Russ (avantman42) wrote in opensourceforum,

LUG Radio Live 2007

This weekend, I was at LUG Radio Live 2007. Those of you who have ever heard LUG Radio will probably realise that this was not a typical Linux expo.

Saturday started with an introduction, then I went to see Ted Haeger's talk. Ted is a very polite man, so much so that when he was on LUG Radio, the swearing was reduced by 90%. Feeling he had to make up for this, he started his talk with an impressively long list of expletives, including the one word that gets bleeped out on LUG Radio. The talk itself was interesting - Ted now works for a company called Bungee, who are working on an on-line development tool that looks very cool.

From there, I went to see Des Burley's talk. Des is a lawyer, and spoke about software patents, copyright, and so on. An interesting talk, and it was good to hear someone who actually is a lawyer talk about such things.

Lunch was spent with a bunch of people from #lugradio, and a lot of pizza, then it was time for Adam Sweet's Gong A Thong Lightbulb Talk Extravaganza. This was probably the best example of how this event was not a typical Linux expo. Adam Sweet appeared on stage in a white dressing gown, to the sound of the Rocky music. Removing the gown revealed that he was wearing a thong, and very little else. Happily, though, he had chickened out slightly, and was wearing pants under the thong. The lightbulb talks were a series of 3-minute talks, the one judged to be the best winning a Nokia N800.

Next up was The Mass Debate. On the panel were Becky Hogge of Open Rights Group, Chris DiBona of Google, Nat Friedman of Novell, and someone (Stephen Lamb I think) from Microsoft. This was quite interesting, with a large part of the debate taken up with the BBC's decision to use Microsoft's DRM on it's new iPlayer, and what the open source community can do to persuade them that it's a bad idea.

That over, I went to see Kat Goodwin's "Alternative Advocacy: Taking it to the schools", where she talked about volunteering to teach programming at her local school, and then saw the second half of Scott James Remnant's "10 Really Cool Things". Both were interesting, and having worked for a few months as an IT tech in a secondary school, I could empathise with some of the problems that Kat had encountered.

Finally, as is traditional, Saturday finished with the recording of LUG Radio Live and Unleashed, and there was a get-together at the venue in the evening, which gave people a welcome chance to simply socialise with friends that they usually only see online.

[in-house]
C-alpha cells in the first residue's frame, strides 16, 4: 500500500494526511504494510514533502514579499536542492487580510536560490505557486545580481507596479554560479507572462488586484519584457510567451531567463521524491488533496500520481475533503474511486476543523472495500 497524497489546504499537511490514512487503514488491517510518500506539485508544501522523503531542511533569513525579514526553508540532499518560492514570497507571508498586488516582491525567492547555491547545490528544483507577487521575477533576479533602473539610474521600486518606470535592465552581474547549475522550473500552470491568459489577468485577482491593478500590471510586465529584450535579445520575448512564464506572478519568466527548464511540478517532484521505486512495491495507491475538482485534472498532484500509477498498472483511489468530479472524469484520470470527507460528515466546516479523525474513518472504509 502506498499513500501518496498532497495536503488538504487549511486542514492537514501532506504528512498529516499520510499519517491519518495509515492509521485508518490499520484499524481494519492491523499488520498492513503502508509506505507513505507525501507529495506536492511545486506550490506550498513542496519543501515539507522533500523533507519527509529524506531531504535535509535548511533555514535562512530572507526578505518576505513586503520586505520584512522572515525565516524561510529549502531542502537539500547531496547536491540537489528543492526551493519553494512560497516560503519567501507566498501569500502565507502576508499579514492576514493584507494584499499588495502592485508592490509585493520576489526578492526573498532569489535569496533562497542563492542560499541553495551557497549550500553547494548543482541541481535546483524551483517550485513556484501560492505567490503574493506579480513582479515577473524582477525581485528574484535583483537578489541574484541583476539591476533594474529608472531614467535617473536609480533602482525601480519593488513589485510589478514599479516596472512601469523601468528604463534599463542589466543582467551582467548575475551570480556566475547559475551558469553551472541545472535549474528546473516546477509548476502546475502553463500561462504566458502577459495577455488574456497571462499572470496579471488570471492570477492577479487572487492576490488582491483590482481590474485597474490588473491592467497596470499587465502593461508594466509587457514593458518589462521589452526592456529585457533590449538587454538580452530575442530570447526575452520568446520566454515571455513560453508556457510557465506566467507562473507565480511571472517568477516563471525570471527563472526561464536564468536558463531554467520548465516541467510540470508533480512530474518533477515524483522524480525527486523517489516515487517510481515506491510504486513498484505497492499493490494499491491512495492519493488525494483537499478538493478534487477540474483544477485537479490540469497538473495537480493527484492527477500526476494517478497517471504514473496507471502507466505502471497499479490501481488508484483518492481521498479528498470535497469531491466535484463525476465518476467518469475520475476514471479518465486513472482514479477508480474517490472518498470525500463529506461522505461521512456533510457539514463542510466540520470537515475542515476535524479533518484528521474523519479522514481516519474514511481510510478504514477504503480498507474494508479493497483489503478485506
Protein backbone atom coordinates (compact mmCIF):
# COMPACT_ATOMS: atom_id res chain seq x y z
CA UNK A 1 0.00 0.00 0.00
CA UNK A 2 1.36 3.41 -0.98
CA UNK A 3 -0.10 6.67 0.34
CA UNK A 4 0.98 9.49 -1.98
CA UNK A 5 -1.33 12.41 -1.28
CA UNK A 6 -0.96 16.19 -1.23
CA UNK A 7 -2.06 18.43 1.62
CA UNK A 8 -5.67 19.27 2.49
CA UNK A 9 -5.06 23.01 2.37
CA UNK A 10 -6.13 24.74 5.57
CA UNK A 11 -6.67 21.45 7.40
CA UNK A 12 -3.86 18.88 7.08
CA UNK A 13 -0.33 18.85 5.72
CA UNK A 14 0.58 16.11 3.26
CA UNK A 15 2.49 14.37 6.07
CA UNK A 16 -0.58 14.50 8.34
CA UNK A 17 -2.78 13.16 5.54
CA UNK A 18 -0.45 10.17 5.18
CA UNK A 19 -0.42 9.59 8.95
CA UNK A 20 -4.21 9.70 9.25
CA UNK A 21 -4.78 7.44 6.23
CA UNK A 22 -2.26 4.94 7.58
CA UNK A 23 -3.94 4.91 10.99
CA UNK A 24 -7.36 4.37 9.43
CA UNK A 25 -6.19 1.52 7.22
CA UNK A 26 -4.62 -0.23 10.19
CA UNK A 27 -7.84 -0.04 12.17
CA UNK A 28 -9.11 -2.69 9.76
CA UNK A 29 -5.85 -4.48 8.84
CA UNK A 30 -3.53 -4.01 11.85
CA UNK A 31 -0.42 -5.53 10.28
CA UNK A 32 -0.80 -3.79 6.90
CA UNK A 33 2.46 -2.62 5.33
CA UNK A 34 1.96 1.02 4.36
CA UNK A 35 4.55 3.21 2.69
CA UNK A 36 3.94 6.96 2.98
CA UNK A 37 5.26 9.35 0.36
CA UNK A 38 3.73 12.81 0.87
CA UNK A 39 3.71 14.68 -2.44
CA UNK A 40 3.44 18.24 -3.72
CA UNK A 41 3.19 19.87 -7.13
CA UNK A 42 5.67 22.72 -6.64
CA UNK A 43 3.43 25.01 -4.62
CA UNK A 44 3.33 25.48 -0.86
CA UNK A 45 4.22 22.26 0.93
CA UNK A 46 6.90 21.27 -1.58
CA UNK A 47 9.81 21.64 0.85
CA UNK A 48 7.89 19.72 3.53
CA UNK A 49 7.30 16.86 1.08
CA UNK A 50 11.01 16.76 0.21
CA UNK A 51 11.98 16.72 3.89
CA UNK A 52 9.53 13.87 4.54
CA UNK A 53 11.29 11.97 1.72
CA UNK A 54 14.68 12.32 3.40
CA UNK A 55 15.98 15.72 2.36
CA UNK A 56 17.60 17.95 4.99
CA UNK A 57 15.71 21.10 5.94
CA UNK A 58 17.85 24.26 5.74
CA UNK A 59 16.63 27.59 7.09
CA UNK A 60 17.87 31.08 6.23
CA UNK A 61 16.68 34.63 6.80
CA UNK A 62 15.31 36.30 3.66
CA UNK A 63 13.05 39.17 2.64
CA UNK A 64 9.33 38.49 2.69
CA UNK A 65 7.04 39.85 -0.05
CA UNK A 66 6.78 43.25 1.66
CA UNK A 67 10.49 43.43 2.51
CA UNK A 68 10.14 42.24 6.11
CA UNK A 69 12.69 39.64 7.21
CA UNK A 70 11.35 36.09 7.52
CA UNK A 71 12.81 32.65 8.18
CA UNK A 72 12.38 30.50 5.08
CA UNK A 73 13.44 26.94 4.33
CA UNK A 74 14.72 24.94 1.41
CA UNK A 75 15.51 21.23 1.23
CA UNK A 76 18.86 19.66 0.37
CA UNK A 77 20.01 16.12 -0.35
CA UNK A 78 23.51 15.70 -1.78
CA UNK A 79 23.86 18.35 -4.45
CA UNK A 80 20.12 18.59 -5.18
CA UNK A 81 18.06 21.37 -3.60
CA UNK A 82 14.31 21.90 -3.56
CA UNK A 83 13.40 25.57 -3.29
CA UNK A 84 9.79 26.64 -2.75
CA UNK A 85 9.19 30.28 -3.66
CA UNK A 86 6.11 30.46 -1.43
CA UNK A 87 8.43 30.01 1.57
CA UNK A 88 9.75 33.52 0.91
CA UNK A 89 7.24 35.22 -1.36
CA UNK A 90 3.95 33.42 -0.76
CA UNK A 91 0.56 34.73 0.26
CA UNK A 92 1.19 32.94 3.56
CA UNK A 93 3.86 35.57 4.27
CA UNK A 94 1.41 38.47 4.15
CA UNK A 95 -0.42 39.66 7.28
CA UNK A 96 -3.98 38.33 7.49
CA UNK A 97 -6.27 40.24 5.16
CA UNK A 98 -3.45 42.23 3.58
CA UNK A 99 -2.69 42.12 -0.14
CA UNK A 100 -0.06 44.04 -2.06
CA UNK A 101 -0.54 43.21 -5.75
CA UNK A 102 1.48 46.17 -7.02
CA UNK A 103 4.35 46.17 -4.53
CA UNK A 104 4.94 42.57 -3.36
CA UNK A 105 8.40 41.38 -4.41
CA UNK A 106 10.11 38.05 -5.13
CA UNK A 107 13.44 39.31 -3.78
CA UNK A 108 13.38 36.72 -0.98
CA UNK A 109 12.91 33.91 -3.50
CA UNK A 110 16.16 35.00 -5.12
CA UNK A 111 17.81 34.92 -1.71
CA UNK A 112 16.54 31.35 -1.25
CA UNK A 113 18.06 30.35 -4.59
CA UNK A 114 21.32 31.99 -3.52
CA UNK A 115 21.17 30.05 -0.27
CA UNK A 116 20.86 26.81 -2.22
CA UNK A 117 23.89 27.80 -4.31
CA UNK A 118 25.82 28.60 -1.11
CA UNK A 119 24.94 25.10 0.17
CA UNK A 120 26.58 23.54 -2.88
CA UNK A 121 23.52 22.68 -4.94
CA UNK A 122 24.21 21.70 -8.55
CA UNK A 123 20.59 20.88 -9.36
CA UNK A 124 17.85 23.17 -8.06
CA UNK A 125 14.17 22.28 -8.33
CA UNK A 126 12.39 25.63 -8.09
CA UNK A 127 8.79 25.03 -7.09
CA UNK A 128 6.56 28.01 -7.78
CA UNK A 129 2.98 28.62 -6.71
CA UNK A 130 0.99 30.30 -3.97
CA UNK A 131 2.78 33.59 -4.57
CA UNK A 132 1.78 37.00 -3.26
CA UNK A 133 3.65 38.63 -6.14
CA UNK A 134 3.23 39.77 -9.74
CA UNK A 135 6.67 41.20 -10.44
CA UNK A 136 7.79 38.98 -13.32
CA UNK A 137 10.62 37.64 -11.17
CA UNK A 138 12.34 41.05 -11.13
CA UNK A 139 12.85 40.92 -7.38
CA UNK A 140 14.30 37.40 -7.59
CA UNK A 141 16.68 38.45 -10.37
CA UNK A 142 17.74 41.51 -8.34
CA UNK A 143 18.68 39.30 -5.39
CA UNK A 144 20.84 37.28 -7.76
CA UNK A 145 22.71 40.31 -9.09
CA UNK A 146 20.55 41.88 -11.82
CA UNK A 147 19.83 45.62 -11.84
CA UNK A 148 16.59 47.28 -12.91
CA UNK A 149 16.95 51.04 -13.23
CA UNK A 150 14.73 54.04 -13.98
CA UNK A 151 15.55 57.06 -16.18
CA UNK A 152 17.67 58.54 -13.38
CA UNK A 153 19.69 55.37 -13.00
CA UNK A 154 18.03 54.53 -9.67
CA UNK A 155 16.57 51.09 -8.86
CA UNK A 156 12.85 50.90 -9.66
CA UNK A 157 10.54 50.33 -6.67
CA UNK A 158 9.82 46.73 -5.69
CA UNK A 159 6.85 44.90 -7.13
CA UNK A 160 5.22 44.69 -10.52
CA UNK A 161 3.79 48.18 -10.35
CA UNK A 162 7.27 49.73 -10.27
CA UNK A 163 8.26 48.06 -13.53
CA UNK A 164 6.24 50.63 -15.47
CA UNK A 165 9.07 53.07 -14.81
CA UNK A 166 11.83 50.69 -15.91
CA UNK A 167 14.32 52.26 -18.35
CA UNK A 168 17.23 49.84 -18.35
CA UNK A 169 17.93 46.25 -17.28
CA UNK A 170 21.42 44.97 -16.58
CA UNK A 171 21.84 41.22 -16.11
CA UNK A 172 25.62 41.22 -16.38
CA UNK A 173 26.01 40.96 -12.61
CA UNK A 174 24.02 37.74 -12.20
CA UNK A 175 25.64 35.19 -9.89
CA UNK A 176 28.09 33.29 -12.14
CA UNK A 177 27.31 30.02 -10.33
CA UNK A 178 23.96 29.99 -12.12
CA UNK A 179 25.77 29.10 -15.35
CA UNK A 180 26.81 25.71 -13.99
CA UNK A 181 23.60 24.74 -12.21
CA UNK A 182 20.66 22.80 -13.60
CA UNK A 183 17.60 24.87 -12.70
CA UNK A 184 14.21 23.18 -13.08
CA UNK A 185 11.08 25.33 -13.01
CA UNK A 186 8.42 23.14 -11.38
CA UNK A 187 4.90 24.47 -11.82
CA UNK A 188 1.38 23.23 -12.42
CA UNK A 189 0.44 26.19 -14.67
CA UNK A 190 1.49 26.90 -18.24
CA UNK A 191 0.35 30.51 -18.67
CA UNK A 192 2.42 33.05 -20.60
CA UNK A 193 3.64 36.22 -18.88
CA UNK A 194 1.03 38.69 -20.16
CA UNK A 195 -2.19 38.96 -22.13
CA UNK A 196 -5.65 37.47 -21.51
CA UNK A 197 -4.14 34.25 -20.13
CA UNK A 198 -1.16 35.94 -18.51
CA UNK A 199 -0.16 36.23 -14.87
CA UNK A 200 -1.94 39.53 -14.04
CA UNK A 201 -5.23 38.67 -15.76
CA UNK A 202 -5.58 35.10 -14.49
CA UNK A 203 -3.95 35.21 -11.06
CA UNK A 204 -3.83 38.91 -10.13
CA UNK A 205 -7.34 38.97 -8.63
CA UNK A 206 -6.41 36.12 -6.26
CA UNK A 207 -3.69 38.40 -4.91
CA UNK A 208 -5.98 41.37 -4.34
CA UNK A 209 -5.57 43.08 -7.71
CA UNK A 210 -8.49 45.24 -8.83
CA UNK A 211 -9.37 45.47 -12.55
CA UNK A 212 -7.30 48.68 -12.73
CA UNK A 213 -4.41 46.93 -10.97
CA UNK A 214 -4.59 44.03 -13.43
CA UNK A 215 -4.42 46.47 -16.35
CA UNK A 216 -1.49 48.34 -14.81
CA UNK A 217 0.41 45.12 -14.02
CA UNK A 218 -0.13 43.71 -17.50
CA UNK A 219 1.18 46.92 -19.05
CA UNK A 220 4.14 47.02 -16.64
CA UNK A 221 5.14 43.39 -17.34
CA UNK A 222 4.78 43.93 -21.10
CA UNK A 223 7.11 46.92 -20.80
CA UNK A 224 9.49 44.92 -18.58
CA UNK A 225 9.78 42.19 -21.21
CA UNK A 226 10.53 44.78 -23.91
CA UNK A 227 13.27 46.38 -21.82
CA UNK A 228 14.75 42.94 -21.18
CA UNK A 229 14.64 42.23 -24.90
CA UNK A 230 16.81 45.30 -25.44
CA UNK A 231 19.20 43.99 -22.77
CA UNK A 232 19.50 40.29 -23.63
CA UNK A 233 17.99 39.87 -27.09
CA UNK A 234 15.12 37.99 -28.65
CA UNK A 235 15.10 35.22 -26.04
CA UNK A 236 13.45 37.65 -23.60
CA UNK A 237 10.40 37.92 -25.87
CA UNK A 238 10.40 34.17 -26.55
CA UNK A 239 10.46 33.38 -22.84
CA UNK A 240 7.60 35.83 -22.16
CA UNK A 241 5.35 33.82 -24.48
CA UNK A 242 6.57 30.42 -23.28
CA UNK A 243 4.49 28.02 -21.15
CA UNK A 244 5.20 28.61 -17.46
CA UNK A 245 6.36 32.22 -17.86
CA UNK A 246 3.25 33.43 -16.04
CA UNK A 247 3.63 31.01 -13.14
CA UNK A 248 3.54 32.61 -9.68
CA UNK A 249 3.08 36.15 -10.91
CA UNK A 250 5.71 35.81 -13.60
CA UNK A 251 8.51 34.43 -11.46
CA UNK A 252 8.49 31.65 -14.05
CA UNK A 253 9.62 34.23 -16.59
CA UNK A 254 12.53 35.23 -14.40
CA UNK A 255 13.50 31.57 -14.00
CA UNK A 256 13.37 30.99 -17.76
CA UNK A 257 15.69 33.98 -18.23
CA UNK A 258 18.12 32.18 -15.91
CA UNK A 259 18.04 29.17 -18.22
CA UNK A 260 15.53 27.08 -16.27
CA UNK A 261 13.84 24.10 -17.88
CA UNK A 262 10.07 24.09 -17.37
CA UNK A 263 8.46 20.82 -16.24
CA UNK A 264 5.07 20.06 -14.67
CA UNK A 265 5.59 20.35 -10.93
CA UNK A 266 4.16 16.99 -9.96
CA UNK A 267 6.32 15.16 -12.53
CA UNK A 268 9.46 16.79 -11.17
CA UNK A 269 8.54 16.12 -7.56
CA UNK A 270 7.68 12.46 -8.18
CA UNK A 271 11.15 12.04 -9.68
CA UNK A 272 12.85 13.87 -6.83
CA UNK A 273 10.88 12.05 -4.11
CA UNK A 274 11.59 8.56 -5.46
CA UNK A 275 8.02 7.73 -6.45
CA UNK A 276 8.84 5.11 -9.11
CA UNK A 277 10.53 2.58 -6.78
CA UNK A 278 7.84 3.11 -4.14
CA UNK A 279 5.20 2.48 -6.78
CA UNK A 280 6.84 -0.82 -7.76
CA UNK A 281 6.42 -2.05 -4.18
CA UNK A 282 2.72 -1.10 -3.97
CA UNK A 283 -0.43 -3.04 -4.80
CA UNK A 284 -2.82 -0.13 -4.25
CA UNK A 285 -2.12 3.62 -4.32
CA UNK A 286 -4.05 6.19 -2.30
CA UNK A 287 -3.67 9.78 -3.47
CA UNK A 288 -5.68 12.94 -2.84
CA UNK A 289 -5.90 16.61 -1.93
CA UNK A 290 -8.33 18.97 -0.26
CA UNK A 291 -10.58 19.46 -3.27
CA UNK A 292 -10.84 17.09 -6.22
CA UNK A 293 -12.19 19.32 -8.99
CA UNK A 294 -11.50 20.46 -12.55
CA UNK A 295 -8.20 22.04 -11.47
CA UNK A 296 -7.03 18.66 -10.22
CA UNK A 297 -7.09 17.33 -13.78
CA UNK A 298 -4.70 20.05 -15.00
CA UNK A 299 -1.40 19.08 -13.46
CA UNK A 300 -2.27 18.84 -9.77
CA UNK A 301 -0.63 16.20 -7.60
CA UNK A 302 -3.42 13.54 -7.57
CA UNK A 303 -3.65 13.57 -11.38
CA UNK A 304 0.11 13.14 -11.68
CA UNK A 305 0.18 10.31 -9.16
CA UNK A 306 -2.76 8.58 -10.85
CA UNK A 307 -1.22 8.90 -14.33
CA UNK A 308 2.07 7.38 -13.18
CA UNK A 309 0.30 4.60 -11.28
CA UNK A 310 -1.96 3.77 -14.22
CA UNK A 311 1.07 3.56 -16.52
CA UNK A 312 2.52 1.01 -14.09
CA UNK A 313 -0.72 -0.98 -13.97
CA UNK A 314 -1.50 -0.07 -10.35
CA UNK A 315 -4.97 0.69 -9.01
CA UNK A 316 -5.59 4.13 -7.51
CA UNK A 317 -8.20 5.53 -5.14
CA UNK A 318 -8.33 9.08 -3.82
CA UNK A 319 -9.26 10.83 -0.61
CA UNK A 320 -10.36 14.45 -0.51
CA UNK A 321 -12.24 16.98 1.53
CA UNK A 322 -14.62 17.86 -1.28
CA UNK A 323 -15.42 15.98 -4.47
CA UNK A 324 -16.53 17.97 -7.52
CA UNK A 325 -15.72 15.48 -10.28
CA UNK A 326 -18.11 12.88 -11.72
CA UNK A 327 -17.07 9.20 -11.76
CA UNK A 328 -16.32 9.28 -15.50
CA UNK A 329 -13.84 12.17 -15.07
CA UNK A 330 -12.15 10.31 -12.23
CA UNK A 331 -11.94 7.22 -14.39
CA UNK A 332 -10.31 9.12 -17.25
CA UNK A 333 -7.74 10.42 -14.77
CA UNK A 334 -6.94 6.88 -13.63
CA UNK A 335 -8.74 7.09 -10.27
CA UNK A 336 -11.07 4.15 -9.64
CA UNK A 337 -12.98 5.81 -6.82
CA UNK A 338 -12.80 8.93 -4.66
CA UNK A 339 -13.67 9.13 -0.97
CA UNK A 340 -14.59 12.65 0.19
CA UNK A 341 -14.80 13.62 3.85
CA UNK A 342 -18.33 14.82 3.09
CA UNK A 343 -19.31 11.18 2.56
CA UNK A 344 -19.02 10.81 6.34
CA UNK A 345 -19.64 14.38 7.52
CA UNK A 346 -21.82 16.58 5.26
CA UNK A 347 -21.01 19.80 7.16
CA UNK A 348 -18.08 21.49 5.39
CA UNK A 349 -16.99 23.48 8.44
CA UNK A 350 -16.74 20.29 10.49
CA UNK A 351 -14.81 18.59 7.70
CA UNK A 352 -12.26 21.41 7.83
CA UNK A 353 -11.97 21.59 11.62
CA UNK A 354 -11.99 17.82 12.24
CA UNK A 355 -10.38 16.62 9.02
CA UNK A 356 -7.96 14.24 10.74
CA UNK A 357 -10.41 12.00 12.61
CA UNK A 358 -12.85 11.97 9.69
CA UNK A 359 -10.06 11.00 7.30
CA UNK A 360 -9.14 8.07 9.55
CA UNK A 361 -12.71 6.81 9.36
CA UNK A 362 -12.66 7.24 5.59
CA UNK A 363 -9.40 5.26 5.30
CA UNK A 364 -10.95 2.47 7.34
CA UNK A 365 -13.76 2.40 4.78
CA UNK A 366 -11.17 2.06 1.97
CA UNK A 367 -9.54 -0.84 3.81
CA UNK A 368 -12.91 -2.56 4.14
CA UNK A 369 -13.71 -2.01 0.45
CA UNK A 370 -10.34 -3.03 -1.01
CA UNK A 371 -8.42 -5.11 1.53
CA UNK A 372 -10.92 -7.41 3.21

Like last year, Sunday was quieter than Saturday, presumably because many people were nursing hangovers. The first talk that really interested me was Becky Hogge's talk about what the Open Rights Group has been up to for the past year. When you consider things like ID cards, the proliferation of CCTV, DRM, etc, it's very easy to get depressed about the state of digital rights in the UK, but Becky pointed out several successes from the past year, and I came away feeling much happier about the future. ORG is currently fighting electronic voting/vote counting, and that is a very worrying area. Stories like how the Scottish National Party almost lost all it's votes because someone had forgotten to count the votes on page 2 of the Excel spreadsheet(!) makes you wonder whether you should laugh or cry. She also talked some more about the BBC's decision to use Microsoft DRM on it's new iPlayer. Aq pointed out that the guy who wrote the iPlayer was at the event, and so he was brought on stage (wearing an EFF t-shirt) to help give the BBC's side of things.

After lunch, Gervase Markham did a very entertaining talk on "How to Win Every Argument" using logical fallacies, and using Latin names for things so that it sounds like you know what you're talking about. Gervase is a funny speaker, and even though this talk wasn't a comedy talk as such, it was still a lot of fun.

Gervase's talk finished early, so we got to see the last 10 minutes of the Hour of Power before Bruno hosted The Great LugRadio Quiz. This was a lot of fun, but you really had to be there.

The quiz marked the end of the event, barring the giving away of much corporate tat. Jen managed to get a small cuddly penguin by catching Jono's eye and shouting "For the baby, Jono!" (I should probably point out that Jen is pregnant, for those that don't know us)

In the evening, we went to the Quality Inn Chin Hotel for drinks with people, which was a great way to wind down.

And that was it. Another fun-filled weekend in Wolverhampton. Many thanks to all who made it possible. It was a great event.

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